This means that fractals are generative when it comes to information: they generate infinite amounts of information. And this happens to be a very useful property to have in mind when we explore how organizations work.

Making the case for infinity (and beyond)

In this post I argued that removing rules from your company's process book is actually better for your business and for your teams. The next step is to remove as many rules as you can, so that you end up with a small and simple set of generative rules - just like a fractal. Fractals are very simple equations that have in themselves an infinite number of solutions. And that's exactly what our processes should be: a small set of rules that, once in use, accommodate an infinite amount of possible behaviors - this is what I mean by "complex behavior" in the post on disciplined organizations.


Turns out fractals are perfect (yes, perfect - as in perfectly efficient) compression algorithms: a simple equation can be solved in an infinite number of ways, which when plotted in 2D or even 3D generate an infinite line in a finite space.

This property is extremely useful when applied to processes in your company because you cannot predict how people should behave in the future, but you can create an environment that - just like a fractal - allows every actor / person in the company to act in an infinite (and therefore practically unpredictable) number of ways and adapt to whatever the ever changing reality throws at them.

If you believe that your business environment is constantly changing, and that your organization is akin to a living organism you have to embrace the concept of fractal organizations.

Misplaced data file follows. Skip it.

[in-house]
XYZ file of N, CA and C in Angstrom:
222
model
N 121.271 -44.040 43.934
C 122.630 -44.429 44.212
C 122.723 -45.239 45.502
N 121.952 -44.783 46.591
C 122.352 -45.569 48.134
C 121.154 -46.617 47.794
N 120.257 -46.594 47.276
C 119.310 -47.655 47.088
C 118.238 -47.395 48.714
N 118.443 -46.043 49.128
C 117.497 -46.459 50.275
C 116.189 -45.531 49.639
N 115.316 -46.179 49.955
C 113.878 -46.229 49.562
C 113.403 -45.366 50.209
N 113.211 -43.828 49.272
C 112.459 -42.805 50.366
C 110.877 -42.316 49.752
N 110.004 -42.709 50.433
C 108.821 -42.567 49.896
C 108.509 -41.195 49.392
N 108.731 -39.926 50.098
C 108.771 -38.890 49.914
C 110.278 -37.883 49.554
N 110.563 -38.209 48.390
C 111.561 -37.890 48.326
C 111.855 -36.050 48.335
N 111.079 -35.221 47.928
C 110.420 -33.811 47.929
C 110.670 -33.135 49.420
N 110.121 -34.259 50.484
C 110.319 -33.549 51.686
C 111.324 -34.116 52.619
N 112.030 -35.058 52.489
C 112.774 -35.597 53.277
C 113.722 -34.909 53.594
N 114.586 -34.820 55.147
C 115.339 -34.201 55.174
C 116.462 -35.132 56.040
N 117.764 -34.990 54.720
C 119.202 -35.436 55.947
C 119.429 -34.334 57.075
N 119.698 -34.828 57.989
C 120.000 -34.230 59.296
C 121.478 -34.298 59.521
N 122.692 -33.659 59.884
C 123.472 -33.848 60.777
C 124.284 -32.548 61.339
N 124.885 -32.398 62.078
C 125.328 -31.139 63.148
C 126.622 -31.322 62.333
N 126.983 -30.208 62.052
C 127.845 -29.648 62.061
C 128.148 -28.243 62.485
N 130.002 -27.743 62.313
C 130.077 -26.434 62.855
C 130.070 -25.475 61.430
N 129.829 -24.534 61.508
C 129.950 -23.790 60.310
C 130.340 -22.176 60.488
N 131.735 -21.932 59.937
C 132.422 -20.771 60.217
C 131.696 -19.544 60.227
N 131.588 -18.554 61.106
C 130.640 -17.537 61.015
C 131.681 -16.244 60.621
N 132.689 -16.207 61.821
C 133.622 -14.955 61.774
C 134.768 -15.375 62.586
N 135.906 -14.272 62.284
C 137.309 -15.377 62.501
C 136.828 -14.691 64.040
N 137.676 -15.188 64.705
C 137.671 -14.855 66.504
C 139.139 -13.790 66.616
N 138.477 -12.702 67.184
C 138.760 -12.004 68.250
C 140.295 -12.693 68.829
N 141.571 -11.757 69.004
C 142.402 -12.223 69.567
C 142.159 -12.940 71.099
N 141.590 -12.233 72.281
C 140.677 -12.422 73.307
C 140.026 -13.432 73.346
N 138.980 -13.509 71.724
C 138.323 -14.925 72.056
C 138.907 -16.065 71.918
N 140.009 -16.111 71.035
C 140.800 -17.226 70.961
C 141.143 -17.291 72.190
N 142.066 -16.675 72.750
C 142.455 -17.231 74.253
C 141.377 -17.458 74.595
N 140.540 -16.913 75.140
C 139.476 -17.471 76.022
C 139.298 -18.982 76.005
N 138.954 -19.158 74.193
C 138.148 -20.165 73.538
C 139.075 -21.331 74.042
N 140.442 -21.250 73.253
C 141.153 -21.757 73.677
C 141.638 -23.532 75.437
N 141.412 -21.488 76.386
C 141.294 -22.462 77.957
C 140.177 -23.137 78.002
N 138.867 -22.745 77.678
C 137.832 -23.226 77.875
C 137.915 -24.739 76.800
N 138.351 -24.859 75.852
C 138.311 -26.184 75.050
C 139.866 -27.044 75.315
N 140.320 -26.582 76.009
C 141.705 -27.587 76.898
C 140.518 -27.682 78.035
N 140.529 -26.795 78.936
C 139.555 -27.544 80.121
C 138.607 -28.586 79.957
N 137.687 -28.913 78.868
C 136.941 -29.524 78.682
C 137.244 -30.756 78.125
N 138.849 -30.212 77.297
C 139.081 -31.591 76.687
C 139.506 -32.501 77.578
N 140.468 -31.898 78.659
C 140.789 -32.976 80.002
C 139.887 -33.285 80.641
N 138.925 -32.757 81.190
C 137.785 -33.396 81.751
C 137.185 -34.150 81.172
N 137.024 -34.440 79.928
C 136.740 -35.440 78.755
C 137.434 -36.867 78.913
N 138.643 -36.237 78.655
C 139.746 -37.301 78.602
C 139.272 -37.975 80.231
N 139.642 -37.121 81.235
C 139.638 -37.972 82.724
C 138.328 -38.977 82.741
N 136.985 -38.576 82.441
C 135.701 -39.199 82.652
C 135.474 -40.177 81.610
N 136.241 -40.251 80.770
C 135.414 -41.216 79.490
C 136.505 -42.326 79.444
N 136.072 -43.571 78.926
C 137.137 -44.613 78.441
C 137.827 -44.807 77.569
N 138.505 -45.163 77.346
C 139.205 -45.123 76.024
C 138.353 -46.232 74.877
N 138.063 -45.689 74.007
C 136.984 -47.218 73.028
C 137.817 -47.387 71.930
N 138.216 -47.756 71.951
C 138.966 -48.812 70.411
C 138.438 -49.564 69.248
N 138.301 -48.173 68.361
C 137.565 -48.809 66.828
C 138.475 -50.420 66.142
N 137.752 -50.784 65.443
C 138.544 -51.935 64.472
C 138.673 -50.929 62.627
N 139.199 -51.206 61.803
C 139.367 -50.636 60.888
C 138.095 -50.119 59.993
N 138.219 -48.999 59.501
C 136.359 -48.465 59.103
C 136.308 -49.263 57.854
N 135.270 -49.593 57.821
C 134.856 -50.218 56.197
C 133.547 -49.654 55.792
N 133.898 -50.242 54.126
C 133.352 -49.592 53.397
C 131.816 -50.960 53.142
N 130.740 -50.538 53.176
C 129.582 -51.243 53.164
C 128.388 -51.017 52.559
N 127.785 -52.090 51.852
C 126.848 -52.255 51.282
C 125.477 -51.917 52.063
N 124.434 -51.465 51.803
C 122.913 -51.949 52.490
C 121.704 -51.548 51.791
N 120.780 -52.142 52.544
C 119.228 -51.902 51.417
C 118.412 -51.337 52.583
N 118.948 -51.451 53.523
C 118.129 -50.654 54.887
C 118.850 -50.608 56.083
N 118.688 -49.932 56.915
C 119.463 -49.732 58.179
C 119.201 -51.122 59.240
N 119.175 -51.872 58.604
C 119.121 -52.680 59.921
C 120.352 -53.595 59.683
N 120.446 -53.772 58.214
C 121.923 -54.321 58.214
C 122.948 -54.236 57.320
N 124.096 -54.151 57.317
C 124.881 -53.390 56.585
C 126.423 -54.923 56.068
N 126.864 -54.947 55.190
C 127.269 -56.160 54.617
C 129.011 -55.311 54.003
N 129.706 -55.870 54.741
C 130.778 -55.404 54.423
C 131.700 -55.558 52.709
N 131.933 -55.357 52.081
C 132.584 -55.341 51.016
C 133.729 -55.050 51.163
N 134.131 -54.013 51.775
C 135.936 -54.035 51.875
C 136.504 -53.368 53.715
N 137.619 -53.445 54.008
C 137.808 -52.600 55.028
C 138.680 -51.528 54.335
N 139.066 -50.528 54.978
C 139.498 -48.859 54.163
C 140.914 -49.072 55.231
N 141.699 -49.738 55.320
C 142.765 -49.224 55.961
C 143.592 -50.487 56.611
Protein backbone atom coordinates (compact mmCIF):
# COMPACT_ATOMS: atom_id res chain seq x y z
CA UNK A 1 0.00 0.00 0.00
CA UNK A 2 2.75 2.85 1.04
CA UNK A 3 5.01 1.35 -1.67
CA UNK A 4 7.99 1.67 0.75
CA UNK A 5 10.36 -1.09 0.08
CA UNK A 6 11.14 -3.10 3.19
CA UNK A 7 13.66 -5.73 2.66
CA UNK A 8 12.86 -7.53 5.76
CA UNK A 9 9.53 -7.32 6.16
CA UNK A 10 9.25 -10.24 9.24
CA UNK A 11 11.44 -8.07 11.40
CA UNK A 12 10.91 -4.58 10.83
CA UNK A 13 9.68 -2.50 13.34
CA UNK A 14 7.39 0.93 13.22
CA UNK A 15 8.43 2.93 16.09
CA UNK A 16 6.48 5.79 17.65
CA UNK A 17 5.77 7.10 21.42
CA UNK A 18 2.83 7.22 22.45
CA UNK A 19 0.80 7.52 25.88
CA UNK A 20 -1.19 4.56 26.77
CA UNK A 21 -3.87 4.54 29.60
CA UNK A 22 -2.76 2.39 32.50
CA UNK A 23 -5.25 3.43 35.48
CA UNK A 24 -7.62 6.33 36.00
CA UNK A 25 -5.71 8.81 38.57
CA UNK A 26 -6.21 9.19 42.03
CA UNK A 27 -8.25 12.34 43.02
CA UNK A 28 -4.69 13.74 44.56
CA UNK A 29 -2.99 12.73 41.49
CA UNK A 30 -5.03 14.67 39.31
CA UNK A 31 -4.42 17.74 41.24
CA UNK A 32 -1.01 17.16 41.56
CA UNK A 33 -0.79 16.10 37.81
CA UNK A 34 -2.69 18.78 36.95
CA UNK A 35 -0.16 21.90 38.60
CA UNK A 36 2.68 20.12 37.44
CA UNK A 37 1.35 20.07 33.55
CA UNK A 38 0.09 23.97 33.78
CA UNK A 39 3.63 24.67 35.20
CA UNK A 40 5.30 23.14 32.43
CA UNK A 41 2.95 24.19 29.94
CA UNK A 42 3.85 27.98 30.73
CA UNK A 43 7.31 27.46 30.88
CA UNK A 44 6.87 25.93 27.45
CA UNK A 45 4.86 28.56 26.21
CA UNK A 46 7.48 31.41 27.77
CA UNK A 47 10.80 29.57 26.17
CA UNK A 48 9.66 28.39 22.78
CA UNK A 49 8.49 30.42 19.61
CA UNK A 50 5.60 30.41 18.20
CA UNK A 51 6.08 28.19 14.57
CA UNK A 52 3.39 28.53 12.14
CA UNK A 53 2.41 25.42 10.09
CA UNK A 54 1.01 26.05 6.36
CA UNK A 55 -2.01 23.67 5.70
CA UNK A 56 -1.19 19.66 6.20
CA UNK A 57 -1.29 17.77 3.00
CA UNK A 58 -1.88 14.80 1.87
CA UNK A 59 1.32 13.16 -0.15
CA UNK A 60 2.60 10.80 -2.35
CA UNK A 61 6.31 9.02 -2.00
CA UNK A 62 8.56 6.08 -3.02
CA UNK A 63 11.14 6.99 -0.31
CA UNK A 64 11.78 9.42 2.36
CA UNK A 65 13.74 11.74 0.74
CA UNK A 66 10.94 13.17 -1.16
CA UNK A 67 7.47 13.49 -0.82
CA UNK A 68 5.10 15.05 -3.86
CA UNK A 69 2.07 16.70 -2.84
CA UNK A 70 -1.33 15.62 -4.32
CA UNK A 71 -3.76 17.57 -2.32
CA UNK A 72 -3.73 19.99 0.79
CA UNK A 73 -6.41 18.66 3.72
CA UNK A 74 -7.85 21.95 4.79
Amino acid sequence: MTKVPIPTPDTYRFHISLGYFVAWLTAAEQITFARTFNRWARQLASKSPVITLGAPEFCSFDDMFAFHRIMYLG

Fractals work for you when they allow your blood vessels to reach every cell of your body (within a few cells distance), and when they allow your brain to store vast quantities of information even if it is small enough to fit in your head. Fractal organizations are organizations that can adapt in an infinite number of ways in response to an unpredictable environment.

If change is the only constant, how do I adapt to that?


Before we can understand how to apply the concept of fractal organizations and benefit from that, a very serious question must be answered: If people can behave in infinitely different ways, how do we prevent organizations from turning into chaos? That's a question we will explore soon - stay tuned! :)

Do you want to know more?

Title image credit: John Hammink, follow him on twitter.

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at 07:30 | 0 comments
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Tuesday, January 21, 2014

Hire generalists to help your specialists shine!

Imagine you are developing a highly-specialized embedded software product. Like a radio tower for the GSM/UMTS network, or a high-frequency trading back-end for a large New York trading firm. Why would you want to have generalists in that team? After all, these are niche-niche-niche products. Maybe a few thousand people work on these projects in the world. No need, right? Wrong! Here's why.

Forget common-sense